The island is tiny and as we were being guided round the temples, we had noticed a small group of lakeside trees. We made straight for these as soon as we got the chance. We really wanted to see Nile Valley Sunbirds and this looked a good spot. We weren't disappointed. We could hear Olivaceous Warblers as we approached, along with a much more melodious song, which we quickly discovered was a Common Bulbul. A kitten-like mewing sound turned out to be the call of Sunbirds, which gave excellent views.

Then a small, round headed warbler hopped into view, about 12 feet from us. CC commented that it looked like a brownish Chiffchaff but the fact that it had very pale legs had us reaching for the field guide. The bird was definitely not Olivaceous Warbler as it had a Chiffchaff-like head with a strong supercilium. In fact the closest match we could get was Booted Warbler. Nothing about its appearance ruled out this species (sadly it remained silent throughout the time we observed it) but our subsequent research suggests that this might be a first for Egypt and one of a very few records for Africa. We?re not confident enough in our ID skills to claim this, so it remains, for us, 'probable Hippolais species'.

Later in the day we visited Kitchener?s Island, famous for its palm trees. This area gives loads of opportunities to get close to egrets (there is a large heronry on the east side of the island), hoopoes (very common) and Palm Doves. A normal zoom or telephoto lens will let you get some decent photos. At the caf?n the southern end of the island, a tripod and medium telephoto (say 200mm) should give you a chance of getting a snap or two of Lesser Pied Kingfishers, which fish in the bay.





Morning - Abu Simbel, Afternoon - Aswan


A three hour drive across the desert produced very few birds at all. A couple of Brown-necked Ravens and a large dark raptor (not a buzzard or kite) were about all.

Abu Simbel temple was magnificent and we spent some time inside after admiring the exterior, but we wanted to make the most of being so far south, so we first wandered down to the shore of Lake Nasser, where we spent too long watching a pair of Golden Eagles, which came to within about 30 yards. The only Egyptian Geese of the trip flew past here as well. We then followed the perimeter of the site (it?s quite small) and found numerous Turtle Doves in the trees along the fence. A dove on the ground turned out to be Pink-headed Dove, which is apparently regular here (it was the only one we saw) and there were several White-crowned Black Wheatears, including juveniles.

We left the site and wandered back down the road to try and get some better views of the Lake and its surroundings. We only had an hour and didn?t add any new birds to the week?s list, although we failed to identify a medium sized wader near the lake shore, which disappeared around a corner before we could get a look at it. There looked to be lots of potential for good birds here, but you?d need to stay over. There were several hotels.

We returned to Aswan and had the afternoon to ourselves, so we walked north along the Nile. The trees and gardens had lots of Sunbirds, Graceful Prinias and Bulbuls. Where the main road leaves the river (near an irrigation/drainage canal) we continued along the riverside on a track. This overlooks an area of damp meadows which had an abundance of birds. We got good views of Hoopoes, Isabelline Wheatear, Spur-winged Plover, Masked Shrike, European Bee-eater and Lesser-Pied Kingfisher, along with plenty of more familiar birds. There were several ?feldegg? type Yellow Wagtails and a dramatic African Pied Wagtail was a real bonus. This area is probably like thousands of spots on the river, but it?s within walking distance of the area where the boats dock, so is worth a look.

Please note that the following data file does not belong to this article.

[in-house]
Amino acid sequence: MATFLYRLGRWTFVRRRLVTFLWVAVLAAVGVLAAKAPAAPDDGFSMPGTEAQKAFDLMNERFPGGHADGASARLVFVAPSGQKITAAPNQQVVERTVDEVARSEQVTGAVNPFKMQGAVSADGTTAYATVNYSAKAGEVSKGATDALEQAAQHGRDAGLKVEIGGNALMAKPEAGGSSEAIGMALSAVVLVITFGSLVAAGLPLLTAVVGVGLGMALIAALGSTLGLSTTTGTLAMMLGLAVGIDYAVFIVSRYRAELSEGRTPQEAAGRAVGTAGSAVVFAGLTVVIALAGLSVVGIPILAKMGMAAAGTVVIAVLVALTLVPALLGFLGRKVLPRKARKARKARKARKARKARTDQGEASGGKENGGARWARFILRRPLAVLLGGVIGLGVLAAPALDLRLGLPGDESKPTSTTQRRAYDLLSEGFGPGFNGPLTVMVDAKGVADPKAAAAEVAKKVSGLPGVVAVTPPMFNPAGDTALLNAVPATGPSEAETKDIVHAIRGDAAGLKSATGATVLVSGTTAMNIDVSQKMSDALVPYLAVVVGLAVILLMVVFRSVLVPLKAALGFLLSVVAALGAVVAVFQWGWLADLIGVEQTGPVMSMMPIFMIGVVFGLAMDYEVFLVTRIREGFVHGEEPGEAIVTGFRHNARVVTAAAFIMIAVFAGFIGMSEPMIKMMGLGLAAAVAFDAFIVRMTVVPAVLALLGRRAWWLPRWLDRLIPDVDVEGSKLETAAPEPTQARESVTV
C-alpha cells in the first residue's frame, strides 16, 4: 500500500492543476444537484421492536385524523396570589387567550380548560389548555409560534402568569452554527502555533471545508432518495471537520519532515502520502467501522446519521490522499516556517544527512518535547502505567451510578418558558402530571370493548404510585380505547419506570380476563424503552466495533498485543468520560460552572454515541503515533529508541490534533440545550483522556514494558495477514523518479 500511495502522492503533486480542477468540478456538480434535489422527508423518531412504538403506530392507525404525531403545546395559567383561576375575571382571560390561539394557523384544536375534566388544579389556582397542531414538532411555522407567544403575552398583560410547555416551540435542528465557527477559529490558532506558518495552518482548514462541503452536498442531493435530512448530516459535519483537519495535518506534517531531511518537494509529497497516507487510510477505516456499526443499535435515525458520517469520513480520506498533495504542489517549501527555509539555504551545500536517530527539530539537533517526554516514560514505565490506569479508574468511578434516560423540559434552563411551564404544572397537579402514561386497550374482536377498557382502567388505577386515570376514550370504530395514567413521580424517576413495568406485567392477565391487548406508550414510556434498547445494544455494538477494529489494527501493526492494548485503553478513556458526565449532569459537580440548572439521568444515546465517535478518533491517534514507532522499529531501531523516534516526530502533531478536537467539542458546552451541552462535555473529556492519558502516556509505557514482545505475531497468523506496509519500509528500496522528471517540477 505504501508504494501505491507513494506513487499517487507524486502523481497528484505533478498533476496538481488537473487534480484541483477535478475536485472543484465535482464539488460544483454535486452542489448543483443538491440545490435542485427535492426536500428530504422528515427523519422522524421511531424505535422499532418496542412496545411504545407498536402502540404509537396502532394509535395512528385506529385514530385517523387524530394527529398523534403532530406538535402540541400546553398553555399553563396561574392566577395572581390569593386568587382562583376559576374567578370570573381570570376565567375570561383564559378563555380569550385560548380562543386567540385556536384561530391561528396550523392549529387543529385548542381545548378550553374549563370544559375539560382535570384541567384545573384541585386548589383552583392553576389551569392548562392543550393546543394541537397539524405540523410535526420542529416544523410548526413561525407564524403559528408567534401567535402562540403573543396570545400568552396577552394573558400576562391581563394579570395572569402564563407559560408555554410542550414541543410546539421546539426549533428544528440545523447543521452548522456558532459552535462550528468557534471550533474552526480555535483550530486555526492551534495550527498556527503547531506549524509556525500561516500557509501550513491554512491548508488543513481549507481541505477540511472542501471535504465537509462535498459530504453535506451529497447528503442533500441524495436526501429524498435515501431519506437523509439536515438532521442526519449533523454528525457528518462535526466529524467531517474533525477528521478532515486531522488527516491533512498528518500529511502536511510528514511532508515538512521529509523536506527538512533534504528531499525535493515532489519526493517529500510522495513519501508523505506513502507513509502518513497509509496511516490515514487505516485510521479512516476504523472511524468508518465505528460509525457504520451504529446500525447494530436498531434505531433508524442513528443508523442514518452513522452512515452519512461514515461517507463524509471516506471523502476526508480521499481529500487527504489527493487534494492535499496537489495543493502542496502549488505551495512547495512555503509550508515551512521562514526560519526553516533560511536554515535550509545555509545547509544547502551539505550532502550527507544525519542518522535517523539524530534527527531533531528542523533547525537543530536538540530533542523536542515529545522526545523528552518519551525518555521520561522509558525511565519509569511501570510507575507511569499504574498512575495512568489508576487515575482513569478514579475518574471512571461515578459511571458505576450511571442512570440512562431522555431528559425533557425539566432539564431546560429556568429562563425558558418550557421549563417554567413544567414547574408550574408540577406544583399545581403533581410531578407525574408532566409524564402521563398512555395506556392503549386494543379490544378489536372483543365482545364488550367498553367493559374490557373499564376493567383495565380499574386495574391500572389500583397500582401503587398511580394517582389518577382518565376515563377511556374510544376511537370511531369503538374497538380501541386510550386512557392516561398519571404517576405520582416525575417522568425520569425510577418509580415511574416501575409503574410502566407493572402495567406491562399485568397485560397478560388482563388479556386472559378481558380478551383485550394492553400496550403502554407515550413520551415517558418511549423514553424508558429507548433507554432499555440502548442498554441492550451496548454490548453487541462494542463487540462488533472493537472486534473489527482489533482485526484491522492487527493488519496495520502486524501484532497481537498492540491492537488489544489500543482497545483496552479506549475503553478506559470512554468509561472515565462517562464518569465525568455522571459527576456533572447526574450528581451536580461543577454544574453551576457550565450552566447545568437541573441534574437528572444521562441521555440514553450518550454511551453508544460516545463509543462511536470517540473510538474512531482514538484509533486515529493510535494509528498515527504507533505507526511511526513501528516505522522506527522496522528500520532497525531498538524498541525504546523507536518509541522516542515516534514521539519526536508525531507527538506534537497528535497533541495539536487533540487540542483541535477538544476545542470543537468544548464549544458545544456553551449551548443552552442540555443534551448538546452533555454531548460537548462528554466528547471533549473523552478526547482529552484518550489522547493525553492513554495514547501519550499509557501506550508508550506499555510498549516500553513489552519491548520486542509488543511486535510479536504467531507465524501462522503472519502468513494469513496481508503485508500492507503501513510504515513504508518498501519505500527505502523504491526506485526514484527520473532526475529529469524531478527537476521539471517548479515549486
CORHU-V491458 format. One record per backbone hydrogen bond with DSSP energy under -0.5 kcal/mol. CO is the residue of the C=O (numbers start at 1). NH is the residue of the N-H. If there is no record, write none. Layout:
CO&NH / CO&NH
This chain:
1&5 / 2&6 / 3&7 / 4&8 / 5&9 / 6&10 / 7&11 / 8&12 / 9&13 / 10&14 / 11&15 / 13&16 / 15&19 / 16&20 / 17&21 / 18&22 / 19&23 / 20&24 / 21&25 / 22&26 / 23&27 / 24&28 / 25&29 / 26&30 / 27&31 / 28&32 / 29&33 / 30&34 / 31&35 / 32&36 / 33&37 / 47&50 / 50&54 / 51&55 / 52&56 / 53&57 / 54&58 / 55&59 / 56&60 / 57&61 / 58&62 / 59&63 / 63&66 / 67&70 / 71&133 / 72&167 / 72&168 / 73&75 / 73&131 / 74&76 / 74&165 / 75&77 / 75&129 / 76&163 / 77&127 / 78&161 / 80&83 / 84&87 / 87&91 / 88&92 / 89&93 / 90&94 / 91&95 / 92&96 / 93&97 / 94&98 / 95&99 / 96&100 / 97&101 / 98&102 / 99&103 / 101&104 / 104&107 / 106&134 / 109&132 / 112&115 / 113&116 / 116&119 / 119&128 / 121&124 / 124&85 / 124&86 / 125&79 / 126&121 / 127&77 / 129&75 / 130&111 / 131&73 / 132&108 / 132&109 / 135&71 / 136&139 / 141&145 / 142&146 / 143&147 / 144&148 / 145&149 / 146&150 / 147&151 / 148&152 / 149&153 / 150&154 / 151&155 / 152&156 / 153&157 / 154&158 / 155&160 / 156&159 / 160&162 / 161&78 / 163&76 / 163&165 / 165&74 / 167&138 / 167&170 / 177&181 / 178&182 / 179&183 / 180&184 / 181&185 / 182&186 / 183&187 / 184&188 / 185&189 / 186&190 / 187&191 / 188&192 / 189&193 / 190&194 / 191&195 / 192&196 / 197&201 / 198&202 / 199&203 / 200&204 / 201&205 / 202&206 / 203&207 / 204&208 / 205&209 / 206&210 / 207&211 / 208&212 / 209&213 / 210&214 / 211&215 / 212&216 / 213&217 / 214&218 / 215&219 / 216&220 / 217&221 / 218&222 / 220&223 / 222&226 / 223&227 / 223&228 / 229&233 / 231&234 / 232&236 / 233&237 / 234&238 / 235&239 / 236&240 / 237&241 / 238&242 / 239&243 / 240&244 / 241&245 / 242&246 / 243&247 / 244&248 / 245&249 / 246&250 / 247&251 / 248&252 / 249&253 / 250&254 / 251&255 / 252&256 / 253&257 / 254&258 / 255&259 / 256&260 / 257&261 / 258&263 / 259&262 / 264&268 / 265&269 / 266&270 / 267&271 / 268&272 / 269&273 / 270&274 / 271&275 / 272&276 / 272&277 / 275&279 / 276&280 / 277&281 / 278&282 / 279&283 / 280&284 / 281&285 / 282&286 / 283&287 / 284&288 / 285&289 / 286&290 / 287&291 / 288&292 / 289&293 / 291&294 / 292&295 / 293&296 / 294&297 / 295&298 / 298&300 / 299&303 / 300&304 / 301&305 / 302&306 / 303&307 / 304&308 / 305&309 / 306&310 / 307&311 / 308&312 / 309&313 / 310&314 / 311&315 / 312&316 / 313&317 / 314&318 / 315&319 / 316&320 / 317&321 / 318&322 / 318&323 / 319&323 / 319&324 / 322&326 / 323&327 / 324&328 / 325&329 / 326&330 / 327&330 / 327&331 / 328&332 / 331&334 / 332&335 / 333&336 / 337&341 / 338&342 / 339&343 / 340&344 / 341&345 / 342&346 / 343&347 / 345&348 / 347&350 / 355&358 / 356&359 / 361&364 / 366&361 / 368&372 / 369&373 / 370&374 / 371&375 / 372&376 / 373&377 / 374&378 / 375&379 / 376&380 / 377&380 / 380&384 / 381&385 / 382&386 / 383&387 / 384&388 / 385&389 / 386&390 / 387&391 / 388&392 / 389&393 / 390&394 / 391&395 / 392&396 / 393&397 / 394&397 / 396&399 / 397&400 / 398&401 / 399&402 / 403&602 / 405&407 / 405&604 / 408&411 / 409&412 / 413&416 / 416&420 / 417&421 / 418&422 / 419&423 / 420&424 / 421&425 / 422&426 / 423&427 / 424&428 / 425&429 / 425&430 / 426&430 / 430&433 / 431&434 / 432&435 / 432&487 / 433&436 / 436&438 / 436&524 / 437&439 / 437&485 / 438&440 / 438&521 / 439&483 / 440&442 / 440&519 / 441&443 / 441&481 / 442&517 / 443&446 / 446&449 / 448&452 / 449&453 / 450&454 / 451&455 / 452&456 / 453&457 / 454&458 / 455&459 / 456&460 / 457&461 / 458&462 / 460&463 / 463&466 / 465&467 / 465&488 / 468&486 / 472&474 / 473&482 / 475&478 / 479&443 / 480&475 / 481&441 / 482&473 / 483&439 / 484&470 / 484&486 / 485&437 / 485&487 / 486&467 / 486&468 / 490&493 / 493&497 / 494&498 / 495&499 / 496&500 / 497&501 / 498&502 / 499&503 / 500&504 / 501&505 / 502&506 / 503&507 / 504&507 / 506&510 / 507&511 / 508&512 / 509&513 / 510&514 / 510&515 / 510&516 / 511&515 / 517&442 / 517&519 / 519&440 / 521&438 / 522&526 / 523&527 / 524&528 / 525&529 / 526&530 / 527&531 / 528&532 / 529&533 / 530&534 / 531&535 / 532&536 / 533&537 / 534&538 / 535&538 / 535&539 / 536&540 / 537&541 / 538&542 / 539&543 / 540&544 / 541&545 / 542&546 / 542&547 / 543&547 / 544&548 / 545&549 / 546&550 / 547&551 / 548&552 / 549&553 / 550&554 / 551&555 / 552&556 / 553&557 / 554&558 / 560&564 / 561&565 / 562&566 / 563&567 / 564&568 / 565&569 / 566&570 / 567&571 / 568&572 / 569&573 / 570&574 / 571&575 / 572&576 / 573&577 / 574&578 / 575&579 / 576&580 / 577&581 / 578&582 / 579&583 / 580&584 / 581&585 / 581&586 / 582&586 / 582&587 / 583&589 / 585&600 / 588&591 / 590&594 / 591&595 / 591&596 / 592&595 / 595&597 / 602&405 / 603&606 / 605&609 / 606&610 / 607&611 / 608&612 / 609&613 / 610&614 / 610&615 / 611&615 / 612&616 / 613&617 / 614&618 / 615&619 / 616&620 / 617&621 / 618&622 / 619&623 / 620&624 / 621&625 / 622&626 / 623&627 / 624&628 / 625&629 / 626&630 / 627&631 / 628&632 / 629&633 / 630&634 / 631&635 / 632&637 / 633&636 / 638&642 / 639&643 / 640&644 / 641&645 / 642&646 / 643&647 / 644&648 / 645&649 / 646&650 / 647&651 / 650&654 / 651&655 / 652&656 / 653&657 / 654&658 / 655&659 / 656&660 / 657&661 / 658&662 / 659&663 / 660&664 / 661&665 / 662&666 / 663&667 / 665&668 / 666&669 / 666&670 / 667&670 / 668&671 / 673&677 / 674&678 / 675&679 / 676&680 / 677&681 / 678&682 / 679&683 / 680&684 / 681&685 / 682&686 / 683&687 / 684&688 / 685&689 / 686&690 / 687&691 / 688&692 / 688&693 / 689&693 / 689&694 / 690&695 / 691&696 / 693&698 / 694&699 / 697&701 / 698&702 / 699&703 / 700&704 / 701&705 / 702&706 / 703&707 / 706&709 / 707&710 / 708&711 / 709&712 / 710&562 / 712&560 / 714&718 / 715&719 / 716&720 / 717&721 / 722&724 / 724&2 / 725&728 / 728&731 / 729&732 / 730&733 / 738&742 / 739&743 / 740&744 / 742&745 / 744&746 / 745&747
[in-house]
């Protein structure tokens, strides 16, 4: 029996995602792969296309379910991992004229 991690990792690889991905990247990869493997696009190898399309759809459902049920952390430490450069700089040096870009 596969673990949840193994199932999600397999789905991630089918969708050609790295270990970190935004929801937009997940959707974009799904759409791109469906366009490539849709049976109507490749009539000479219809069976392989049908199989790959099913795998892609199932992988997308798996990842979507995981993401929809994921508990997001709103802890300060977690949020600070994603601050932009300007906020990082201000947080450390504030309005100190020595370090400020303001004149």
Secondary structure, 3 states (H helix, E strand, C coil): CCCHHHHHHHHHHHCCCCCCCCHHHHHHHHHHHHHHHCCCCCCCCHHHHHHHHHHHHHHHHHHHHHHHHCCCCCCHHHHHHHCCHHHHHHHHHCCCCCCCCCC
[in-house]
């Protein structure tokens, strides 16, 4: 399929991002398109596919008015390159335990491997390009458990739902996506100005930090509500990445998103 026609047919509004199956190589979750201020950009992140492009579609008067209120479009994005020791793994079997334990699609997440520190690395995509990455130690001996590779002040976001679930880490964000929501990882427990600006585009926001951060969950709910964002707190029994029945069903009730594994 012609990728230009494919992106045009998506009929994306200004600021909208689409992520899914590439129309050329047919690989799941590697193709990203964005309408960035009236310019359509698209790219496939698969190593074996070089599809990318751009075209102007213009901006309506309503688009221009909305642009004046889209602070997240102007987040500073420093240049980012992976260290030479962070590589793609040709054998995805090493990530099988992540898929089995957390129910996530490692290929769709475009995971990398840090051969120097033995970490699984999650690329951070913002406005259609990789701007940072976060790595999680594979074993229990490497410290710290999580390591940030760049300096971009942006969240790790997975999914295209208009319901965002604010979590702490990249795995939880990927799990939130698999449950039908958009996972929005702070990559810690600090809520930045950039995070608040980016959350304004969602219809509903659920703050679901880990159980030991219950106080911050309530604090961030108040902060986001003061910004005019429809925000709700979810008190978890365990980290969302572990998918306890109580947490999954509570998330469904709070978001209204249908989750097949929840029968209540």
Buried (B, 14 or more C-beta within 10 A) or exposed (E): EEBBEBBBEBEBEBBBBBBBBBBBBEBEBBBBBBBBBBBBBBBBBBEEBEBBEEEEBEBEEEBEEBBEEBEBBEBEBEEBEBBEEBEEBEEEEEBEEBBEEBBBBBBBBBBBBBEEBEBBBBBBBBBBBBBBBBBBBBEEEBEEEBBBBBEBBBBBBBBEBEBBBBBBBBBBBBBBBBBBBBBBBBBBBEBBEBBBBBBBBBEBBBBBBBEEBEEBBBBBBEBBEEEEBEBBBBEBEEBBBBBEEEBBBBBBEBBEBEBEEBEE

A visit to Kom Ombo temple was followed by a long sail down river. Only two new birds were added to the trip list - Great Cormorant and Lesser Black-back (fuscus, probably).







The morning was spent around the impressive Luxor and Karnak Temples, but after lunch we took a taxi to the famous Crocodile Island, home of the Movenpick Hotel.

The taxi cost a few pounds and dropped us at the bridge, where there is a checkpoint. We were not challenged and were able to wander around most of the east, west and north sides of the island. We couldn't see an obvious way to the south end, but have decided that if we come back to this part of Egypt, we will definitely stay at the Movenpick, which is an excellent site for passive birding. The area around the boat jetty was full of herons, including Little Bittern, Night, Squacco and Striated Herons at close quarters. Near the bridge we were finally able to confirm that the call we had heard several times over the preceding days was indeed Clamorous Reed Warbler (Great Reed Warbler was present, too). We also flushed a plump mammal, like a large, sandy coloured vole. The only creatures which fits the size and description of this, that we have been able to find, are the hyraxes, although the field guides suggests that none are found in this part of Egypt.





Luxor West Bank


A public ferry crosses the Nile for a few pence, opposite the entrance to the Luxor Temple. Maps of the area show a lake near the West Bank end of this crossing, so we decided to go and look for it. You will be besieged when you get off the boat. Unless you really want to visit a local farm or buy a mini-sarcophagus, you're best bet is to say no politely and firmly and keep walking.